When Racism Comes From Your Own Community of Color
When I moved back to NYC from Wisconsin with my two youngest children, not a day would go by where some one, somewhere, didn’t ask me if I was their babysitter. I once had a man threaten to call the cops because I was reprimanding my tantrum-ridden child and he thought I was a babysitter who was taking too many liberties with other people’s children.
Back then, and really this was only 2 years ago, my youngest boys looked more like their Irish/Scottish father. They had inherited his green eyes and light skin, one had inherited his smooth hair, while the other had inherited my curls – but blond.
I lived in the Dominican neighborhood of Washington Heights, and the people asking me how much I charged to babysit my kids, or threaten to call the police when I reprimanded them were, in fact, Dominicans.
I have experienced racism but I have to say, that I have heard more comments made and more ill-behavior demonstrated from members of my own community because of whom I married and the color of his skin.
Maybe it’s because I’m familiar. Maybe it’s because saying it to another person of color isn’t racism. Maybe it’s because I need to be reminded that I “sold out”. Maybe it’s because I need to be kept in my place.
Either way, it is no less racist, nor hurtful to be told that I married “the enemy”. It is no less infuriating to be told that I no longer understand the plight of our community of color and the struggles we have to overcome and still experience because of whom I married. It is no less ignorant to deny me my right to identify as who I am because I married someone of another race and ethnicity. It is equally hurtful when judgments are passed against the man that I love because of the color of his skin. He is not representative of whatever white person hurt you, just as I am not representative of whatever Latino of color did the same.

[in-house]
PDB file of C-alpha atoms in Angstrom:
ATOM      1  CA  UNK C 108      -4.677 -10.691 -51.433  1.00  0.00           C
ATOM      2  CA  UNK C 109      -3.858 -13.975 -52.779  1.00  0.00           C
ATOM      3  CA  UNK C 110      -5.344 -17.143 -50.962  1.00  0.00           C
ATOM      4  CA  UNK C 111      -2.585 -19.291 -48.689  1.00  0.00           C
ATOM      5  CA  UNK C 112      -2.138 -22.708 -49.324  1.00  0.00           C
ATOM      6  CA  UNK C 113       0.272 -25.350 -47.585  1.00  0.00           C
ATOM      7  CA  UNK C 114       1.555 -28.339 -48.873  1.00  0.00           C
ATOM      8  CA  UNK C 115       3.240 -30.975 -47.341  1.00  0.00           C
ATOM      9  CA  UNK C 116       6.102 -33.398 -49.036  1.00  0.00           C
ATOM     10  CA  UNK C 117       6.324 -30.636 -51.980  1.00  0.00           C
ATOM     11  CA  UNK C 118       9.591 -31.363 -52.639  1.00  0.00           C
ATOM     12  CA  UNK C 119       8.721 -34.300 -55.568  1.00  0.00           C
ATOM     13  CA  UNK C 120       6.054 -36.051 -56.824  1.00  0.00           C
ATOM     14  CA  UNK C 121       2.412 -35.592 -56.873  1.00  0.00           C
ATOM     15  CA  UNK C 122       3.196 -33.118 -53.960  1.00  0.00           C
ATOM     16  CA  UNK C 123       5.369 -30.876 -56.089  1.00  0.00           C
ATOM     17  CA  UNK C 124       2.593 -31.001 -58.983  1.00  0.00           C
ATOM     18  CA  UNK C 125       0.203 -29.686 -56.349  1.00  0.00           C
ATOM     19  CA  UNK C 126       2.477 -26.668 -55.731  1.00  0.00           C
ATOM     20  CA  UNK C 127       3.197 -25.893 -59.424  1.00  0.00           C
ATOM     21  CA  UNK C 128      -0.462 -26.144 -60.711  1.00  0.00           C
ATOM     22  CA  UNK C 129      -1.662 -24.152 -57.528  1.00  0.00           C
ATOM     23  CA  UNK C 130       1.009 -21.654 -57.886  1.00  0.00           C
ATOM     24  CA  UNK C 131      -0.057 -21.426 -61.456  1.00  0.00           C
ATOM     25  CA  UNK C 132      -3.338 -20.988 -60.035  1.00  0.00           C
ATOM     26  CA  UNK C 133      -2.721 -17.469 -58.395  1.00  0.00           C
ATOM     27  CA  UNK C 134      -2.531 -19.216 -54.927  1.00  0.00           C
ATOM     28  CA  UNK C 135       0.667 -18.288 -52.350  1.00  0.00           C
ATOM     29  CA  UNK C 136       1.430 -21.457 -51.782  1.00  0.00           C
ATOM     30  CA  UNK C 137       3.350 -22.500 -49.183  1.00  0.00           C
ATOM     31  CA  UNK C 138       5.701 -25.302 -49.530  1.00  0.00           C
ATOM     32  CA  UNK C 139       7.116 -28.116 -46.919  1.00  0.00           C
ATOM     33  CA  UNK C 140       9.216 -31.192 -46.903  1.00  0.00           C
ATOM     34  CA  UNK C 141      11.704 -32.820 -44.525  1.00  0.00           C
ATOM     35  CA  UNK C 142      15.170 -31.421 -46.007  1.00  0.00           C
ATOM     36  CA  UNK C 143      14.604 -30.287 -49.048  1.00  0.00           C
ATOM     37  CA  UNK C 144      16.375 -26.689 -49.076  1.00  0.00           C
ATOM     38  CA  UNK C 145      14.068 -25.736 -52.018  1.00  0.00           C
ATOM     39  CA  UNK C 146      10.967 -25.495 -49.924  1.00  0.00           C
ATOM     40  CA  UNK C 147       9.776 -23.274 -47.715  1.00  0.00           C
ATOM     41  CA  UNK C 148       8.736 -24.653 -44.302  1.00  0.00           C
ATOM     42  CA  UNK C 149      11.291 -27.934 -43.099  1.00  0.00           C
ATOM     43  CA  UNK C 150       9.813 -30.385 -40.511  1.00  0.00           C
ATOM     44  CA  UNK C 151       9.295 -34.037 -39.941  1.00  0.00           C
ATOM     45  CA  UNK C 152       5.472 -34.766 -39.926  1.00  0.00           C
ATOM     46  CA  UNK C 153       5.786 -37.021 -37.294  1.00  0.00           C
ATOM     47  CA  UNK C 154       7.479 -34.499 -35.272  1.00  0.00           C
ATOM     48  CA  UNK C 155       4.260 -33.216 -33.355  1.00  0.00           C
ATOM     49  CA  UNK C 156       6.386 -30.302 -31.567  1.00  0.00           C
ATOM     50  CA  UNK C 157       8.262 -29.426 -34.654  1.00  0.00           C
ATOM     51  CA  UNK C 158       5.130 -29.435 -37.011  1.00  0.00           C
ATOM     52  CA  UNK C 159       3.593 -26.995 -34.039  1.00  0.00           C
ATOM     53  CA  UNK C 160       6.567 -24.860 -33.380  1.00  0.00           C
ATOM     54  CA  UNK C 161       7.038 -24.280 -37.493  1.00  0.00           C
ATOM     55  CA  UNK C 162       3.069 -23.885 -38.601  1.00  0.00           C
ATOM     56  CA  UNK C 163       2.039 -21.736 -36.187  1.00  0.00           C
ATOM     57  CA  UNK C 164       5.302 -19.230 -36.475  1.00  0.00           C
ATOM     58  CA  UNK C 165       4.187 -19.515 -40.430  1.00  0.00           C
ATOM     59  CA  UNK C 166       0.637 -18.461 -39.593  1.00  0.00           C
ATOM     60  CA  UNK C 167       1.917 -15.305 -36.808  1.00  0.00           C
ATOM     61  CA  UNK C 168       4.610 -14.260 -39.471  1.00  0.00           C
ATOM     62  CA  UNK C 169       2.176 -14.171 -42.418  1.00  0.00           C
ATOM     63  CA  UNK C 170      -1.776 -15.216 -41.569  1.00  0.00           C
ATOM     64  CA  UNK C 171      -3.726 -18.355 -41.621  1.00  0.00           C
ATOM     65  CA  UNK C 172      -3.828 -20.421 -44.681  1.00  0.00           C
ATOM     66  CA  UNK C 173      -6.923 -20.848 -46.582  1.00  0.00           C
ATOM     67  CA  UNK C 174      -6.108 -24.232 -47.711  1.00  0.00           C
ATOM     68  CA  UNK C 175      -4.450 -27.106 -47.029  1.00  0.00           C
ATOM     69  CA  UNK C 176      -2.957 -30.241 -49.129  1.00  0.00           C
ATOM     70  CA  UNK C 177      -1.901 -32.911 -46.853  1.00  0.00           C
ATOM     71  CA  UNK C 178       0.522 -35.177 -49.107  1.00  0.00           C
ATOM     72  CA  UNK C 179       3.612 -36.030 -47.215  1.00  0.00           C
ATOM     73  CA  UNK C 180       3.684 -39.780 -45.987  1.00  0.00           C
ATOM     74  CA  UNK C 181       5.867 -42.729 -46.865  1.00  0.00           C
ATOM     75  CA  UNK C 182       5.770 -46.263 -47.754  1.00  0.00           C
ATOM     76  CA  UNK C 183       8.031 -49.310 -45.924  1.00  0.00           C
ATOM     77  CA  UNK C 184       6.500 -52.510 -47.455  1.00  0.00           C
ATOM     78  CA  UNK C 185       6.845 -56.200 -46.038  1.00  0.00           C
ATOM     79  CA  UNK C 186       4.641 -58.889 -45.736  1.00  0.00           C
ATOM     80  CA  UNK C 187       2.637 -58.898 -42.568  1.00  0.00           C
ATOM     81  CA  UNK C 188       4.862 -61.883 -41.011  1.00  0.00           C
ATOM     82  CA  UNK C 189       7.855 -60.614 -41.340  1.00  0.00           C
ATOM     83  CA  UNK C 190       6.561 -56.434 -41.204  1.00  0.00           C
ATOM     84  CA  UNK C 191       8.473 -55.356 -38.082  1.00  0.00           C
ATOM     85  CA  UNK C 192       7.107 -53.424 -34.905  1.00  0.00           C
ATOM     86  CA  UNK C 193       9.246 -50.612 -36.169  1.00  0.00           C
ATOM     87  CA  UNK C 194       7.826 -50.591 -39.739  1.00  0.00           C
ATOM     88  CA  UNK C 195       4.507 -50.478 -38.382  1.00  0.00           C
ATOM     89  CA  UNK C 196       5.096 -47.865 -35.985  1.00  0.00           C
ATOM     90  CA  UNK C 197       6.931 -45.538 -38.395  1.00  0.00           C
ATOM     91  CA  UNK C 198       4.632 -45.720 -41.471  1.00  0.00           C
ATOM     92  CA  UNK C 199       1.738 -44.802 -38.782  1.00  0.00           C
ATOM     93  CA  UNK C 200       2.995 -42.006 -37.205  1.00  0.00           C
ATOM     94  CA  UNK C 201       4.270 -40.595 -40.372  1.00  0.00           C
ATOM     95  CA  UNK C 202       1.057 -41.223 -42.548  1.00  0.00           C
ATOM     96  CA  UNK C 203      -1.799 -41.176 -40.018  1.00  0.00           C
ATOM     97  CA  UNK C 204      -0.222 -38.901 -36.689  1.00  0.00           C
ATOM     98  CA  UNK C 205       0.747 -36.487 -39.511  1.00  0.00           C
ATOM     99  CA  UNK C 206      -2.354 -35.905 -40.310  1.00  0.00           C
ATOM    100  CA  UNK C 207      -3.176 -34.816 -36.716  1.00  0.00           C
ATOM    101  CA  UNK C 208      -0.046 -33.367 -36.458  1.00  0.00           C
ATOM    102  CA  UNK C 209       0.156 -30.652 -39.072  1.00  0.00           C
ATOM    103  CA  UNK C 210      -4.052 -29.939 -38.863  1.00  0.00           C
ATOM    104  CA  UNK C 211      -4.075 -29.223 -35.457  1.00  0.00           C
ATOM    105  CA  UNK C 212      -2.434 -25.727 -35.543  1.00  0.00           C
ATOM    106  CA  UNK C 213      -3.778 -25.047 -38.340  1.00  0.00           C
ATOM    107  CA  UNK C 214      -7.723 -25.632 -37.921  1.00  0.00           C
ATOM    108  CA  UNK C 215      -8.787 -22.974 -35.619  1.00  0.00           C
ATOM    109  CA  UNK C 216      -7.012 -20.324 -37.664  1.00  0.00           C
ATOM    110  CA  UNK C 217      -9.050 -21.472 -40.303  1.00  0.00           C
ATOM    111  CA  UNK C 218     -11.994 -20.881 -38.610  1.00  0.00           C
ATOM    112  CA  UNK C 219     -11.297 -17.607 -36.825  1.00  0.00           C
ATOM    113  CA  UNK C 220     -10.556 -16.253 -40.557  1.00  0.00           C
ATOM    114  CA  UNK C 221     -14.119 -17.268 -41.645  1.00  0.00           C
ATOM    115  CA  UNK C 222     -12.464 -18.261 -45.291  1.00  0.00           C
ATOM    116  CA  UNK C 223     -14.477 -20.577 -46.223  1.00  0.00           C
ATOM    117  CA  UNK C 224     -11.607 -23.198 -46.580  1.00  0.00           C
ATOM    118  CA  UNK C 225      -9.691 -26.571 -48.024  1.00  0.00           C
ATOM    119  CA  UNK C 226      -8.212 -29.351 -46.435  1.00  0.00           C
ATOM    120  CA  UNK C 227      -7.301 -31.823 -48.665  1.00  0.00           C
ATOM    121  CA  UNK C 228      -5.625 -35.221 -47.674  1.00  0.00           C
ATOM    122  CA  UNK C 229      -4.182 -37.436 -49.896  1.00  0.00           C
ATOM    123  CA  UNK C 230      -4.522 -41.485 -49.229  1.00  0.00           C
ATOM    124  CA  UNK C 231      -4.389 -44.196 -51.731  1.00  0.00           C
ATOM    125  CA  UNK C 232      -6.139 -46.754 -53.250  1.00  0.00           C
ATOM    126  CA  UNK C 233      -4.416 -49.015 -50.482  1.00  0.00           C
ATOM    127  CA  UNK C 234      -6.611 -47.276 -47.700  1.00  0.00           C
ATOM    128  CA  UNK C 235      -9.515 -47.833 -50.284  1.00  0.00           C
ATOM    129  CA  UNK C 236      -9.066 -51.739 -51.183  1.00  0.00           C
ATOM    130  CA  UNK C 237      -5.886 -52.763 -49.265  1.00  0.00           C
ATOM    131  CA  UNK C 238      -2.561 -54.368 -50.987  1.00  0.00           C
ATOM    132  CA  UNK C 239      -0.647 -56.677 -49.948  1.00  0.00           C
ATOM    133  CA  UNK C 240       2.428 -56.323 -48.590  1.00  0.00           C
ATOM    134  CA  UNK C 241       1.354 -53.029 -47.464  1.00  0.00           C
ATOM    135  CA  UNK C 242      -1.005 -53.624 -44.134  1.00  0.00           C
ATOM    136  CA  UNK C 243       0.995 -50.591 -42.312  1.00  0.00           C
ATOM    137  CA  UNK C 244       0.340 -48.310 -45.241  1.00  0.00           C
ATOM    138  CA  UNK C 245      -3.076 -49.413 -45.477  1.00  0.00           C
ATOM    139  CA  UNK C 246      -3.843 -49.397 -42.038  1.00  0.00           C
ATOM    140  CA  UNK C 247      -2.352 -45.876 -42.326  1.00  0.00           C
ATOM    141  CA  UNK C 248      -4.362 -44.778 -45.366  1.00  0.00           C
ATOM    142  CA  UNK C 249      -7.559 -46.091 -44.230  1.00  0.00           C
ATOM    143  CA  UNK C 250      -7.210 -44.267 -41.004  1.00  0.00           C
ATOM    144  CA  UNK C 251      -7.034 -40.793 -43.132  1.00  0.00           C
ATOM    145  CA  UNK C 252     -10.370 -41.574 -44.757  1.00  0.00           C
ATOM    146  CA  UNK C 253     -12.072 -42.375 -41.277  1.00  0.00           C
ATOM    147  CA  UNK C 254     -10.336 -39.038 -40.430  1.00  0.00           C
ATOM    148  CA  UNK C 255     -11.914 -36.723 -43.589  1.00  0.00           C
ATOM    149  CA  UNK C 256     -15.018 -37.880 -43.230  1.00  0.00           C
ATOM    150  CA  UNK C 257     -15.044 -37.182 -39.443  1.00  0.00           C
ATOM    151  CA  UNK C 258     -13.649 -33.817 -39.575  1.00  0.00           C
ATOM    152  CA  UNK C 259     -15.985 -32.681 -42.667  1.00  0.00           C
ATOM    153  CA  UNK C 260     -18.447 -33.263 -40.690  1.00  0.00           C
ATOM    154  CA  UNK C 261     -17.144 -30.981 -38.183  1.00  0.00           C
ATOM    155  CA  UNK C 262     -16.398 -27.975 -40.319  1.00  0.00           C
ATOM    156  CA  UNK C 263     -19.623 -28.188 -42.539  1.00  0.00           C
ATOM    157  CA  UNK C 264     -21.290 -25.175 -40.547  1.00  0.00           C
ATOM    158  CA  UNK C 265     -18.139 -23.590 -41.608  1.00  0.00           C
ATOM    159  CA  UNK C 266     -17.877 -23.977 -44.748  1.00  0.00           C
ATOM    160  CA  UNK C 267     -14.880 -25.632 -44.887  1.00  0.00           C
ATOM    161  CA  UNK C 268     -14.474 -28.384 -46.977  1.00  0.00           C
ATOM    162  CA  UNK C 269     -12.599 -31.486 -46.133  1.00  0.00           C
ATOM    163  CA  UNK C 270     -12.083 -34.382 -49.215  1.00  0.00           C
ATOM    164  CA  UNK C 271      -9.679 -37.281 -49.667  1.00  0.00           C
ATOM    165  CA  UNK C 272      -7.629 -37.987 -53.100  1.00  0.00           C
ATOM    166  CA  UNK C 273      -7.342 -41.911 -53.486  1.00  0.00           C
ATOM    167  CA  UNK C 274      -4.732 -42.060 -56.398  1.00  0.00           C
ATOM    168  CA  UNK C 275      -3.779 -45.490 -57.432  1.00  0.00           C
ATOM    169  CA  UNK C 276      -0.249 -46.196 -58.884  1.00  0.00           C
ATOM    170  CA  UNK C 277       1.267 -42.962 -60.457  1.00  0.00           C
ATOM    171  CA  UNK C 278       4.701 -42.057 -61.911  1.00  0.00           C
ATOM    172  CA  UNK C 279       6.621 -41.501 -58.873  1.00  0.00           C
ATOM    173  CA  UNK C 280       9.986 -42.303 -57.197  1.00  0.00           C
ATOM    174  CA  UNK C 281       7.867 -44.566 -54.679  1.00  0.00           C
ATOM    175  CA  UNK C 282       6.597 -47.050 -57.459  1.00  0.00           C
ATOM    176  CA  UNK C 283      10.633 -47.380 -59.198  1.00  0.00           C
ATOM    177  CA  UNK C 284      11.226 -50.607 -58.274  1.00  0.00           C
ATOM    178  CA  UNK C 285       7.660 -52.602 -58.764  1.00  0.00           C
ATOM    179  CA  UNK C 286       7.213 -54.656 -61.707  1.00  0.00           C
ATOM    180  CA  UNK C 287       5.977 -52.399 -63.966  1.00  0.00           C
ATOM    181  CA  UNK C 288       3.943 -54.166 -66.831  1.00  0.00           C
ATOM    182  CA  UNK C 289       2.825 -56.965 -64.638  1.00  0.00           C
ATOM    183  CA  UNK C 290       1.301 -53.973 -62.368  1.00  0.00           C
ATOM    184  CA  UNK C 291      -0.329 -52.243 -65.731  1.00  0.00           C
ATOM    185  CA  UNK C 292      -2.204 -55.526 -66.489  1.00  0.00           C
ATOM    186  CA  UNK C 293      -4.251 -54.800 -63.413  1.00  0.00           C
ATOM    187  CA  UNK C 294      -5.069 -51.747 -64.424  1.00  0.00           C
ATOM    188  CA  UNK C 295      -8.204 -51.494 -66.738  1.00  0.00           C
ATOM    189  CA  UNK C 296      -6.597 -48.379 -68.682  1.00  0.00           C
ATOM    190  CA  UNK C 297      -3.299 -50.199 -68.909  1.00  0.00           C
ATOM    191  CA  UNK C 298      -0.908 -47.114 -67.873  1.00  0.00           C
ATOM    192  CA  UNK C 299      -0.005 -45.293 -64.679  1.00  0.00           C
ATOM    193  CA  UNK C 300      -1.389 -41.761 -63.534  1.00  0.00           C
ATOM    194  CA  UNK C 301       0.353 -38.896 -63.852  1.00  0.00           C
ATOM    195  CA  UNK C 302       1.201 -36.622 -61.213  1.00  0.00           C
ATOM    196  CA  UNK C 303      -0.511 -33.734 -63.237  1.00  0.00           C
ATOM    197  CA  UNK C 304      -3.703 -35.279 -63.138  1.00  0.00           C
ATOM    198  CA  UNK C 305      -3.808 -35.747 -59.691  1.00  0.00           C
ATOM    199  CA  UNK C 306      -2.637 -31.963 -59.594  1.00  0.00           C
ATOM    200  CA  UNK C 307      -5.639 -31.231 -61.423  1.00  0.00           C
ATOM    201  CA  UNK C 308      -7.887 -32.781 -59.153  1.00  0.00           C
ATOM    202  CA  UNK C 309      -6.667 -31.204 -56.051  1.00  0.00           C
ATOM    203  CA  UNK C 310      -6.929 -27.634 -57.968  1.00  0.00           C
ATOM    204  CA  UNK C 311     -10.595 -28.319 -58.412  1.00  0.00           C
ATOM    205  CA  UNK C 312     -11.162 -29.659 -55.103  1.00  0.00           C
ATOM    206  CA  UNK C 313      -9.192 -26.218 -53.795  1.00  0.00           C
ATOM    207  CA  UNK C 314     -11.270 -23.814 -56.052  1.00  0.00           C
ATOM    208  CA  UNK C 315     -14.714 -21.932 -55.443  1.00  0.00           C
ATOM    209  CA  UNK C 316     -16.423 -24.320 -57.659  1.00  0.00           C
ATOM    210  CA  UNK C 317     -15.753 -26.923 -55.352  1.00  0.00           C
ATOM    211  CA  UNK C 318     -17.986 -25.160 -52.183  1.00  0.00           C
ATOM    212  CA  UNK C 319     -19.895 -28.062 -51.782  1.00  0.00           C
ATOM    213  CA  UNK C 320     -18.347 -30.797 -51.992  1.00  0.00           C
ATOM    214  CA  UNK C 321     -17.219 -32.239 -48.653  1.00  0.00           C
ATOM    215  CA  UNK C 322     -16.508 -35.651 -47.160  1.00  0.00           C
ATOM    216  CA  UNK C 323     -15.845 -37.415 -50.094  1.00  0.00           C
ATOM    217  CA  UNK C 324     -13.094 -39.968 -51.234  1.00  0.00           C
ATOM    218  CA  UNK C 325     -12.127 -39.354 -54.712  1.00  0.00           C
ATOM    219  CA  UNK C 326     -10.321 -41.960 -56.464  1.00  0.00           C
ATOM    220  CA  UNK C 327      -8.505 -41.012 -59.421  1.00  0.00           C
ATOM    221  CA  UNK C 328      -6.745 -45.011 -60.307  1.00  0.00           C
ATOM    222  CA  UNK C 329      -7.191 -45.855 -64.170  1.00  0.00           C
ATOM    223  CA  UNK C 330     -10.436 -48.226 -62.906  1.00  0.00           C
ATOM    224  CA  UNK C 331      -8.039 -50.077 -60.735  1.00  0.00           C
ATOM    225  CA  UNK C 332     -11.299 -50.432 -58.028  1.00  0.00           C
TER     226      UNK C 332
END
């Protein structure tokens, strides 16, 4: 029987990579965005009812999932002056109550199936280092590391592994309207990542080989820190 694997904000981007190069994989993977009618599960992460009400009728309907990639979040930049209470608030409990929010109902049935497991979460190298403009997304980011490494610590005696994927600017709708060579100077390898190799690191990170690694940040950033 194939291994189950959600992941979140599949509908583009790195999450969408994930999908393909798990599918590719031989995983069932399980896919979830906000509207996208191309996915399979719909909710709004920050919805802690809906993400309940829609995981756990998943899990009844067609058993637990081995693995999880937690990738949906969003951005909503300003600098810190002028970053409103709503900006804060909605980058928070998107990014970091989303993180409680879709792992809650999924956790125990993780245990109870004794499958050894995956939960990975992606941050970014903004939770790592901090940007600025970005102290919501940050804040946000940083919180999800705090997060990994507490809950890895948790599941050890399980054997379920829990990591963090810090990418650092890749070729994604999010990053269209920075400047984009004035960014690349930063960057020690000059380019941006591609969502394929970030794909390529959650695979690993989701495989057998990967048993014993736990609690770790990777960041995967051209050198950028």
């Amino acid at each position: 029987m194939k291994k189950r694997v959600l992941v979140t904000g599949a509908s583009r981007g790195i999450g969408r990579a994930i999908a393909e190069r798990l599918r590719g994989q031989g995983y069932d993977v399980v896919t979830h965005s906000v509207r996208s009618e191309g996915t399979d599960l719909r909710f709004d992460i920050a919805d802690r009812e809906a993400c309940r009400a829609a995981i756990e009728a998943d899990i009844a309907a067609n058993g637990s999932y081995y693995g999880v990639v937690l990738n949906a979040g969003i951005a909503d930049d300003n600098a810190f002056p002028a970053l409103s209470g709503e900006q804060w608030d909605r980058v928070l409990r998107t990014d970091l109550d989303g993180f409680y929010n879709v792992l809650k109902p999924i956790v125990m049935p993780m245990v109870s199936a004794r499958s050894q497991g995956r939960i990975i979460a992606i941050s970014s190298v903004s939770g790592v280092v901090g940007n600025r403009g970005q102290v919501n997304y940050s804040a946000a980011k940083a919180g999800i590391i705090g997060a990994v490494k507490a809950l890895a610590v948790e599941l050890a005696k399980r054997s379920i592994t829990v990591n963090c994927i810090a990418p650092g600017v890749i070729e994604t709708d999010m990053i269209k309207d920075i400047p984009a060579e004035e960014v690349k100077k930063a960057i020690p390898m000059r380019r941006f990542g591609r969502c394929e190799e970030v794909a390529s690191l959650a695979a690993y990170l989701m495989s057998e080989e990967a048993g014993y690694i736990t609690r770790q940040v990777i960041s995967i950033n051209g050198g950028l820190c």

Whether the question was if my child was adopted or in my care – no denying they are stupid questions to begin with – I did nothing for my children and for other biracial children and their parents by acting defensively, combatively, or hateful. And I learned to not label a person as a whole, without knowing them, based on one comment, as painful as that comment may be. At some point angry, hateful comments do nothing to improve the conversation and those who hold on to such things are seen more as the problem than the solution. And there are a lot of people in my community of color who are hindering the conversation and really need to just shut up.
We have the opportunity now, today, to make a difference for our community and our children. We have an opportunity to be better and bigger and wiser and kinder. We can hold on to the anger brought upon by the ignorance and hatred of others, or we can rise above it and prove ourselves worthy of the life we lead, a life fought for us by generations before. Racism has no validation. No matter who you are.
Now, you will often hear me and my husband make jokes around the generalizations that exist about us, about me as a Latina, about him as a white man, about us as a couple. I make joke of it with my friends as well. I laugh about these things because it takes away their power to be hurtful to me.
As my children grow and society forces labels of identity on them, they are learning to create their own, based on the love they witness at home. I hope that regardless of race and ethnicity, we teach all our children to do the same.